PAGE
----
The demographics of neutron star – white dwarf mergers
Rates, delay-time distributions, and progenitors
1 Anton Pannekoek Institute for Astronomy, University of Amsterdam, 1090 GE Amsterdam, The Netherlands
2 Department of Physics, Technion, Haifa 3200003, Israel
3 Departments of Physics and Astronomy, University of California, Berkeley, CA 94720, USA
Accepted: 7 September 2018
Context. The mergers of neutron stars (NSs) and white dwarfs (WDs) could give rise to explosive transients, potentially observable with current and future transient surveys. However, the expected properties and distribution of such events is not well understood.
Aims. Here we characterise the rates of such events, their delay-time distributions, their progenitors, and the distribution of their properties.
Methods. We use binary population synthesis models and consider a wide range of initial conditions and physical processes. In particular we consider different common-envelope evolution models and different NS natal kick distributions. We provide detailed predictions arising from each of the models considered.
Results. We find that the majority of NS–WD mergers are born in systems in which mass-transfer played an important role, and the WD formed before the NS. For the majority of the mergers the WDs have a carbon-oxygen composition (60−80%) and most of the rest are with oxygen-neon WDs. The time-integrated rates of NS–WD mergers are in the range of 3−15% of the type Ia supernovae (SNe) rate. Their delay-time distribution is very similar to that of type Ia SNe, but is slightly biased towards earlier times. They typically explode in young 100 Myr < τ < 1 Gyr environments, but have a tail distribution extending to long, gigayear-timescales. Models including significant kicks give rise to relatively wide offset distribution extending to hundreds of kiloparsecs.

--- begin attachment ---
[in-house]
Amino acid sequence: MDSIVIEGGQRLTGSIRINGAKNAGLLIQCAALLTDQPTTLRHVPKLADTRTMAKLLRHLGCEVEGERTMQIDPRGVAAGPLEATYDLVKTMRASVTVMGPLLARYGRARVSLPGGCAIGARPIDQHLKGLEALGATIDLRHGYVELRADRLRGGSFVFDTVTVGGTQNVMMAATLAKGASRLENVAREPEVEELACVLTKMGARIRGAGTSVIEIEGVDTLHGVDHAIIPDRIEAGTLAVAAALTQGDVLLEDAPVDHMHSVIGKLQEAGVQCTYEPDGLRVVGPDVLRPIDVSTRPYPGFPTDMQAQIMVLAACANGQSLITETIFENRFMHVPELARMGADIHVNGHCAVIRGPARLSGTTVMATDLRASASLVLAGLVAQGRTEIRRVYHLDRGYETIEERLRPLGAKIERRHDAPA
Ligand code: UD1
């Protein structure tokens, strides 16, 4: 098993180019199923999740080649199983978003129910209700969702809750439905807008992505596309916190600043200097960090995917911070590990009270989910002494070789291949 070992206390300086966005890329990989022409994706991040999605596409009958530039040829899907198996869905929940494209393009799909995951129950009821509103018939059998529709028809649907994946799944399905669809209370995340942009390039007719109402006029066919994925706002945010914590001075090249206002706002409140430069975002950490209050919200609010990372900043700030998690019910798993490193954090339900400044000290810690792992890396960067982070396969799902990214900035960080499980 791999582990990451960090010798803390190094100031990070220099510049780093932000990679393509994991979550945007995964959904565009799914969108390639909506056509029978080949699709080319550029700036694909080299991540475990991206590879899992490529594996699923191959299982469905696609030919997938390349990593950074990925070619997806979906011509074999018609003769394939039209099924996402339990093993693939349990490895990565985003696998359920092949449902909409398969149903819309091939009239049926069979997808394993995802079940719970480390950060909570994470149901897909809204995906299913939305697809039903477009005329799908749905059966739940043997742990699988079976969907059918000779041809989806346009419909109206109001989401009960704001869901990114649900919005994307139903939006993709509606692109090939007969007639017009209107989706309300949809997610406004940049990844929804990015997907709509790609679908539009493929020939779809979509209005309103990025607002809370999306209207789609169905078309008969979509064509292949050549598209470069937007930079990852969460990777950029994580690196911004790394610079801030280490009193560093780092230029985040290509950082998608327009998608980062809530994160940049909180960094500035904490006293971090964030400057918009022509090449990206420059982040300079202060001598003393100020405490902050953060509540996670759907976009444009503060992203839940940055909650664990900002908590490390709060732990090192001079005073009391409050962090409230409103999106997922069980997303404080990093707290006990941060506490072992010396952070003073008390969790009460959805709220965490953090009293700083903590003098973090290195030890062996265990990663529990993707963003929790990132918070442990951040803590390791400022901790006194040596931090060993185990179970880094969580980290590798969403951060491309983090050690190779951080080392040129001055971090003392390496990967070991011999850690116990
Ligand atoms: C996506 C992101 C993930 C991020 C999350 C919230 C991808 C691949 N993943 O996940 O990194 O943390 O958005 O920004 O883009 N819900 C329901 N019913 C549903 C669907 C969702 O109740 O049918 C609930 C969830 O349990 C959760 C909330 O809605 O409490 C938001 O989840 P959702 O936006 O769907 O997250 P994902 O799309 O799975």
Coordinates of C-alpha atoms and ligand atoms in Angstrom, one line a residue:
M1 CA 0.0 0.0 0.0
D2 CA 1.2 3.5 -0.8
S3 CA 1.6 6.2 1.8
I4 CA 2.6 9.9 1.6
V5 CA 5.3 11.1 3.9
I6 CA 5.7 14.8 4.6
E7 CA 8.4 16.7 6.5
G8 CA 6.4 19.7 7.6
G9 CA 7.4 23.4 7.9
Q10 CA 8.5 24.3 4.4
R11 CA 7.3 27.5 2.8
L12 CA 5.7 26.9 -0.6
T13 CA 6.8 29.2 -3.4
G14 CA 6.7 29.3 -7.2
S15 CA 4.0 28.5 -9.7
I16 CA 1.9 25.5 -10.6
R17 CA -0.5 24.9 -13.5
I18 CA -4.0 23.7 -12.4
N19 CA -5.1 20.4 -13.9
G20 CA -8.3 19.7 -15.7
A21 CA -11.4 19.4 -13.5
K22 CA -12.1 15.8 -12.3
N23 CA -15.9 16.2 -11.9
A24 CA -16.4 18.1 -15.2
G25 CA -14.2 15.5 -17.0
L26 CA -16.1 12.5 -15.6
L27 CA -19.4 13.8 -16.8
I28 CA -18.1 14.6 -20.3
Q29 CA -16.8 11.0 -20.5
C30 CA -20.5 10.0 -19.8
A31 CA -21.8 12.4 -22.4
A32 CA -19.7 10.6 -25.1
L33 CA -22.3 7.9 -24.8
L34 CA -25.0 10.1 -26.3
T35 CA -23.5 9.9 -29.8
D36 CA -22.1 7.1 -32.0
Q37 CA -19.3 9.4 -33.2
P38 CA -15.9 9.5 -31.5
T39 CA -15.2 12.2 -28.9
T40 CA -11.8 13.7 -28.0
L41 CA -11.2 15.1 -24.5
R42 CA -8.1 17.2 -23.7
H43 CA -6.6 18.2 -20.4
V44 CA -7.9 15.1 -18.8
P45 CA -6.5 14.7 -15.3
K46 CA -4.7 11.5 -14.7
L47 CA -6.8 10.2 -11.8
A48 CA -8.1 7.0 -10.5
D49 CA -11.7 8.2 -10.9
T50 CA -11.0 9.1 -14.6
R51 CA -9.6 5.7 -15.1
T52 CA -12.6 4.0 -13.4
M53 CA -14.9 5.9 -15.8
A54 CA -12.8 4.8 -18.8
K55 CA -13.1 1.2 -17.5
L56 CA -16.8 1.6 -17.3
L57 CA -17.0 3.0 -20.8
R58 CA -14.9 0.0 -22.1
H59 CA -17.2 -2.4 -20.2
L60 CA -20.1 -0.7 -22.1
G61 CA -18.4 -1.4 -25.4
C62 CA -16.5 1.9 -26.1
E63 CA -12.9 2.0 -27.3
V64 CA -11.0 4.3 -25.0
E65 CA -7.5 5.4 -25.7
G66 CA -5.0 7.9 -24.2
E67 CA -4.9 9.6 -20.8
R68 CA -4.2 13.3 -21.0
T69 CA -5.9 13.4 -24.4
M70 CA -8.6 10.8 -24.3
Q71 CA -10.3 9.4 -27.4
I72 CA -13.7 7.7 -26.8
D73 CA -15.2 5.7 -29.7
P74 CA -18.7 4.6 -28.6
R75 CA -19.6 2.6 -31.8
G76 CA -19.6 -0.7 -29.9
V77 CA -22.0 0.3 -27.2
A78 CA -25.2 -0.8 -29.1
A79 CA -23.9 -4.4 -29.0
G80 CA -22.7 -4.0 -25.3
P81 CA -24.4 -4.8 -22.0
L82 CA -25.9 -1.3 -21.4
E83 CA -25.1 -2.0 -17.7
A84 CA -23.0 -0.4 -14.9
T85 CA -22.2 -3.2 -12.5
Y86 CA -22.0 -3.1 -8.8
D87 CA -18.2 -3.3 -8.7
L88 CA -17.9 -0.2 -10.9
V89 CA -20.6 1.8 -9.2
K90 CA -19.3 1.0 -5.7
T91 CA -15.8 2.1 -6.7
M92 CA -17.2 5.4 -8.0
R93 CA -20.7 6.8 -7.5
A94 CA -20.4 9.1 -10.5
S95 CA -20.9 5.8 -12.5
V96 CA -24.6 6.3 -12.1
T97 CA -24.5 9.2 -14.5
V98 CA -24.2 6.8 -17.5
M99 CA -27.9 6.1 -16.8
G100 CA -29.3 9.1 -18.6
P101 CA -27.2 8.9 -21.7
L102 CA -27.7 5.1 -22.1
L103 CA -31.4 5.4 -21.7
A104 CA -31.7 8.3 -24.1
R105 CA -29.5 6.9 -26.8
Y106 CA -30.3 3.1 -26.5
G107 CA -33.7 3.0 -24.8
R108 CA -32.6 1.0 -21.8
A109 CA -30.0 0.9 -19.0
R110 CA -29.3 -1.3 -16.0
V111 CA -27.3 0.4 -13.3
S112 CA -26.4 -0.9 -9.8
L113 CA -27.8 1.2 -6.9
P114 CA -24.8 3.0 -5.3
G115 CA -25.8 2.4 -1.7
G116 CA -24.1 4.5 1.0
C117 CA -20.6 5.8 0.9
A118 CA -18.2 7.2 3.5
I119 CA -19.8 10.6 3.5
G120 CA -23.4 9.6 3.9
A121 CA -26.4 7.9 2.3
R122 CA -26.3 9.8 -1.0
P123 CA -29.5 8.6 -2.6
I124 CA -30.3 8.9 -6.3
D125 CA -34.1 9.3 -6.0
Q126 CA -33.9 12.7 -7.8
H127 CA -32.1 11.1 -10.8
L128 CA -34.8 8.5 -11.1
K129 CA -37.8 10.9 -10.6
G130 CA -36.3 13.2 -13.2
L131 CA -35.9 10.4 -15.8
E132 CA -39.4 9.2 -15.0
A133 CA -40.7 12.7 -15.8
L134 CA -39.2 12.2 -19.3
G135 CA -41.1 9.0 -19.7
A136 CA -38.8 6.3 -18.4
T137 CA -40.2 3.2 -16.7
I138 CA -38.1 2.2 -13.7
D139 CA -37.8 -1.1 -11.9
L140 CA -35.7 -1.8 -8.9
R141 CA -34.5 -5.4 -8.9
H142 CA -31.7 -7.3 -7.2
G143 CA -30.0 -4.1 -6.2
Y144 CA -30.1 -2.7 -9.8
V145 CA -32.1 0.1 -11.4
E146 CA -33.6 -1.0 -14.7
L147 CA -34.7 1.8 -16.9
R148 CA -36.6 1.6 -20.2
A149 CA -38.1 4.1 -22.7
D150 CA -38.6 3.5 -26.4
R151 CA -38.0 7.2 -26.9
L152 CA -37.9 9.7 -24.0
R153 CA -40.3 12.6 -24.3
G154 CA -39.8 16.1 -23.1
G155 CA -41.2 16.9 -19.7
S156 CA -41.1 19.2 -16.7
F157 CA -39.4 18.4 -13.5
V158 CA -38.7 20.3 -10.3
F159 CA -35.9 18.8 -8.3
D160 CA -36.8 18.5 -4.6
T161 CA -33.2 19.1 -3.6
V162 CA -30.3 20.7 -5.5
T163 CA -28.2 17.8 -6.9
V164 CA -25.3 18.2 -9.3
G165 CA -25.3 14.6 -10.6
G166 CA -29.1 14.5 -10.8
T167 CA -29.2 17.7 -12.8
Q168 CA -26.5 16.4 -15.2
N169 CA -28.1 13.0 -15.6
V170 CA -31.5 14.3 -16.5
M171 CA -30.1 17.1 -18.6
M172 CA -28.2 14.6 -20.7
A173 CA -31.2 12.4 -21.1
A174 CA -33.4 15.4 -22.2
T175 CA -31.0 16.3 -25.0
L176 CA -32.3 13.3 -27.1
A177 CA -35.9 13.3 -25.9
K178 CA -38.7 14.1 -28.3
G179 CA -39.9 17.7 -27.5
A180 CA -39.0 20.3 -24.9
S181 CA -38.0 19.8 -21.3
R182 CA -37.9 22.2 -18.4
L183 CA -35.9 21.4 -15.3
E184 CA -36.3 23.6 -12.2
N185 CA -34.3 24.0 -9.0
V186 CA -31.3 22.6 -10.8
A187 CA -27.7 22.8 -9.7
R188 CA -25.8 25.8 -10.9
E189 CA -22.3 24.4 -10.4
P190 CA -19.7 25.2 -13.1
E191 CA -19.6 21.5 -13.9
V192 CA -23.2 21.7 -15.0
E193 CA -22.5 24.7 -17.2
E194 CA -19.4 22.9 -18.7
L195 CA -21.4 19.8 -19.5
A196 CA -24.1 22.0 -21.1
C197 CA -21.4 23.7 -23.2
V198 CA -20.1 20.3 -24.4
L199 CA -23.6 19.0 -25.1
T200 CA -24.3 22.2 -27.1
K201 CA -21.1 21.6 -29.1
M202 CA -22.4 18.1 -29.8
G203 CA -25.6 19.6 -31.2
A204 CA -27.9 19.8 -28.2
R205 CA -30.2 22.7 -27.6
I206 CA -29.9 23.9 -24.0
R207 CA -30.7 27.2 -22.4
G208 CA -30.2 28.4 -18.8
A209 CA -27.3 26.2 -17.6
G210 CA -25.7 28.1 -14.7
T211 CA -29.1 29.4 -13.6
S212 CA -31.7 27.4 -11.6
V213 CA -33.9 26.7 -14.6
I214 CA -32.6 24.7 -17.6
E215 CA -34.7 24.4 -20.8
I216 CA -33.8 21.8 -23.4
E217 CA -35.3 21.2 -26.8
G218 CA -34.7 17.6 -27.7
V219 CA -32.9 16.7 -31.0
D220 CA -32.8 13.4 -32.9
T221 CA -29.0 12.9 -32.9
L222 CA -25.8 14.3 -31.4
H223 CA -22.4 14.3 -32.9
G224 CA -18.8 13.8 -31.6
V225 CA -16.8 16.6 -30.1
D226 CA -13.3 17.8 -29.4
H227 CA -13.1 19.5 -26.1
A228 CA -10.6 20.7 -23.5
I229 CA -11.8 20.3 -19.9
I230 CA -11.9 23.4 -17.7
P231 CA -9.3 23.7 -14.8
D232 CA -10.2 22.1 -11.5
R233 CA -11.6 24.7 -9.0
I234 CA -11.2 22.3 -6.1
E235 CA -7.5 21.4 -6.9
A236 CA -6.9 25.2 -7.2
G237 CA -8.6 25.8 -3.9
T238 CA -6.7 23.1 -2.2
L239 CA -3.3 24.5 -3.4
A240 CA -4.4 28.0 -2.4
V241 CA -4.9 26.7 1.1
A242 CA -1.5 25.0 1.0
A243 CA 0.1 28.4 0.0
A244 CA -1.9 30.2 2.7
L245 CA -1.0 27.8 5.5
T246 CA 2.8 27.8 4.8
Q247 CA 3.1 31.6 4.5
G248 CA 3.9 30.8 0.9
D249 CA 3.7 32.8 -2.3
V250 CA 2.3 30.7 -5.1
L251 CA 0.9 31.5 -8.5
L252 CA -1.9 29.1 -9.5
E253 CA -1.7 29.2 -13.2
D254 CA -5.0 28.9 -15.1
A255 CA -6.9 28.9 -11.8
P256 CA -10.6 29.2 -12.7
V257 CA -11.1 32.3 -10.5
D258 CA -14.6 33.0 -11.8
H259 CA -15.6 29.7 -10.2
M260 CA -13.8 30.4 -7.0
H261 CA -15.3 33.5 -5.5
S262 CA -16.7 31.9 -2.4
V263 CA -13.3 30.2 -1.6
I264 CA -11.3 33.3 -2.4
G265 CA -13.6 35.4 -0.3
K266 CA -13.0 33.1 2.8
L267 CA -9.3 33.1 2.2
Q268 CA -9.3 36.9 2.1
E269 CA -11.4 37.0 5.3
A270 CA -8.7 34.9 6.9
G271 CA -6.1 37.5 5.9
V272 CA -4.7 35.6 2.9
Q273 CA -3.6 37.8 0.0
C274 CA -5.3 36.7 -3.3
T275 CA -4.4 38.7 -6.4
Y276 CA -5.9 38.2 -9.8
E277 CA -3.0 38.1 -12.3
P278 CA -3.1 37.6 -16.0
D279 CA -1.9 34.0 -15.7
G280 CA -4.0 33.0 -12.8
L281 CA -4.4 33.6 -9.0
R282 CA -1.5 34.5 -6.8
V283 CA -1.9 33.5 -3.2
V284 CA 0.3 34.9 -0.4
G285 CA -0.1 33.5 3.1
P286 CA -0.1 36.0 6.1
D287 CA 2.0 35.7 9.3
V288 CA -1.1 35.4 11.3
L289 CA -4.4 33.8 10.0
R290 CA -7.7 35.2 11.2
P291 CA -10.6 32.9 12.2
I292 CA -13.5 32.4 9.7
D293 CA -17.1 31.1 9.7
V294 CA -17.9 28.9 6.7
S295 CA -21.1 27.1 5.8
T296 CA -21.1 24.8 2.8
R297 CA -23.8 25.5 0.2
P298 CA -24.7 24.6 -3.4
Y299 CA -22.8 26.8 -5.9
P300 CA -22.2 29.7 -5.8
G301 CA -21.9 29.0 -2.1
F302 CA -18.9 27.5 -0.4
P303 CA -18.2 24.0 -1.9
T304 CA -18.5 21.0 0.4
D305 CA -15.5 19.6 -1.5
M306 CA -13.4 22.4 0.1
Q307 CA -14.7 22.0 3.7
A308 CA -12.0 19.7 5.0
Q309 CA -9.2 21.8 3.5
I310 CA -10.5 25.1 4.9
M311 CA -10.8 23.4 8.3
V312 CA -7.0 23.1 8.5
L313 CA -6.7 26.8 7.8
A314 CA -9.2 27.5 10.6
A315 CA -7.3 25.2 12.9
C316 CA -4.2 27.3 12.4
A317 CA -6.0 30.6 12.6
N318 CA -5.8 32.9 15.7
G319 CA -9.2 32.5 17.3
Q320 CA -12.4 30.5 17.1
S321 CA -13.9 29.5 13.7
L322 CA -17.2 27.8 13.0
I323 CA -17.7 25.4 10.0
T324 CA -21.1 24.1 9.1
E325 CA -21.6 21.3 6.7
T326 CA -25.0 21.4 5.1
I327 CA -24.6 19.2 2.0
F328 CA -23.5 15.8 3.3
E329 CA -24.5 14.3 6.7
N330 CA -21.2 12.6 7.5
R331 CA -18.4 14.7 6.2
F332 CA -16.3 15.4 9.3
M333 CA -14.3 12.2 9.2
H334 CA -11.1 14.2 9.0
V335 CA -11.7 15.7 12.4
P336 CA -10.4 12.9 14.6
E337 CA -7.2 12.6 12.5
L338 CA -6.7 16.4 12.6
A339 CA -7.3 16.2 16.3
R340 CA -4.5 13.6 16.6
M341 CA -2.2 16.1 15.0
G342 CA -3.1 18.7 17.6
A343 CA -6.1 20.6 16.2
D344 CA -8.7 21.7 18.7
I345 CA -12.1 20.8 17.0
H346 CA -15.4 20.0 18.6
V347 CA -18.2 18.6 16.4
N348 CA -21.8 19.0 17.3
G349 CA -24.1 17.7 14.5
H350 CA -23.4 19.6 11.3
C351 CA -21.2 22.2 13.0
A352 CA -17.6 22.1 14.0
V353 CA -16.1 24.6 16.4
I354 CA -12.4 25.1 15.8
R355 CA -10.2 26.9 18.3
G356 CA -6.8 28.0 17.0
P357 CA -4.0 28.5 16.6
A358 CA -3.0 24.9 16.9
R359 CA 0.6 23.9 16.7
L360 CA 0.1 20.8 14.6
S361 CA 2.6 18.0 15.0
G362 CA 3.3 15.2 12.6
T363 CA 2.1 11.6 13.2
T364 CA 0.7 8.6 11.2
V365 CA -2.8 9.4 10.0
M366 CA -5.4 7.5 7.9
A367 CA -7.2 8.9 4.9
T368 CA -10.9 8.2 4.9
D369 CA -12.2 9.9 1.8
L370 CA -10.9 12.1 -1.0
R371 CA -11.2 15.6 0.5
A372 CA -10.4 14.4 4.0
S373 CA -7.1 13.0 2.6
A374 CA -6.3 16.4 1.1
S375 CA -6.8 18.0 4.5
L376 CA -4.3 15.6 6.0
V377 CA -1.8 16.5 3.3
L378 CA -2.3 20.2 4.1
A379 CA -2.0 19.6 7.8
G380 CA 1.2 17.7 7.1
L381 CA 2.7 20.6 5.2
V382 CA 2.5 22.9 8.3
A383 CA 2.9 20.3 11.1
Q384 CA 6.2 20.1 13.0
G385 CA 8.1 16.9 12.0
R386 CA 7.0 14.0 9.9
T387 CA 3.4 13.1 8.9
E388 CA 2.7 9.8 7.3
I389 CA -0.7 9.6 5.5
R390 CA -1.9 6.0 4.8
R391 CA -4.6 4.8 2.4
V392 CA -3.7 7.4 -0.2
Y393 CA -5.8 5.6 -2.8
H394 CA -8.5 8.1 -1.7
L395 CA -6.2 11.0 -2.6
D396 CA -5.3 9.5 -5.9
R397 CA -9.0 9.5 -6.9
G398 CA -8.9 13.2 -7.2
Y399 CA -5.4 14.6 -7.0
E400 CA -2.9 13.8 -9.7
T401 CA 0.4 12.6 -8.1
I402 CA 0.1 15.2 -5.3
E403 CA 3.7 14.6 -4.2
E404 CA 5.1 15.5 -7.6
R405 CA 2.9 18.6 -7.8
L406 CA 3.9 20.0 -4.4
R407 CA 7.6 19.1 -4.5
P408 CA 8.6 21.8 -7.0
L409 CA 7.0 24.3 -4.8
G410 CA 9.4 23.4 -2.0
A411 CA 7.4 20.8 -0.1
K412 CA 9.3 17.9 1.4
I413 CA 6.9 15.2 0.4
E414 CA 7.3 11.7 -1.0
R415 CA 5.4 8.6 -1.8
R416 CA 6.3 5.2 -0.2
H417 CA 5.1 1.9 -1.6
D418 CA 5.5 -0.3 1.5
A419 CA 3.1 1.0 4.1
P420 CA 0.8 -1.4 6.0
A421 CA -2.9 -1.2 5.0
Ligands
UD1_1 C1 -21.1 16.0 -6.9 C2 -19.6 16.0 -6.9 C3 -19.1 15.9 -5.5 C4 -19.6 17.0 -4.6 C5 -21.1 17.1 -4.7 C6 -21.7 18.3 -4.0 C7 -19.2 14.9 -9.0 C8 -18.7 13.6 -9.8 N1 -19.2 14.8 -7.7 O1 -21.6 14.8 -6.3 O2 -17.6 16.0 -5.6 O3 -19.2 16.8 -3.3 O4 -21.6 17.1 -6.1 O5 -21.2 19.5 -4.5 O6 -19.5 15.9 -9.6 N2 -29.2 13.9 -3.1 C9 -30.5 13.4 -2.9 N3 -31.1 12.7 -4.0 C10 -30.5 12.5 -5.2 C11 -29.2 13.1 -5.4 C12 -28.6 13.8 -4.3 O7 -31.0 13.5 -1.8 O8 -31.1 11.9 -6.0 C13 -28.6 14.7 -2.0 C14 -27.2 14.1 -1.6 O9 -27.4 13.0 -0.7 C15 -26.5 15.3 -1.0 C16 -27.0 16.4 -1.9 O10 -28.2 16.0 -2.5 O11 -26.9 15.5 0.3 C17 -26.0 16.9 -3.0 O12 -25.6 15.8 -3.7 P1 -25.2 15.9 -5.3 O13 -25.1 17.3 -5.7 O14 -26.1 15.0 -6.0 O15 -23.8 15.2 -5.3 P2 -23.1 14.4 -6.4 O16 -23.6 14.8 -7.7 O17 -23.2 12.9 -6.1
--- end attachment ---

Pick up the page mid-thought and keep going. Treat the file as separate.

Conclusions. The demographic and physical properties of NS–WD mergers suggest they are likely to be peculiar type Ic-like SNe, mostly exploding in late-type galaxies. Their overall properties could be related to a class of recently observed rapidly evolving SNe, while they are less likely to be related to the class of Ca-rich SNe.
Key words: binaries: close / supernovae: general / gravitational waves / stars: evolution / stars: neutron / white dwarfs
© ESO 2018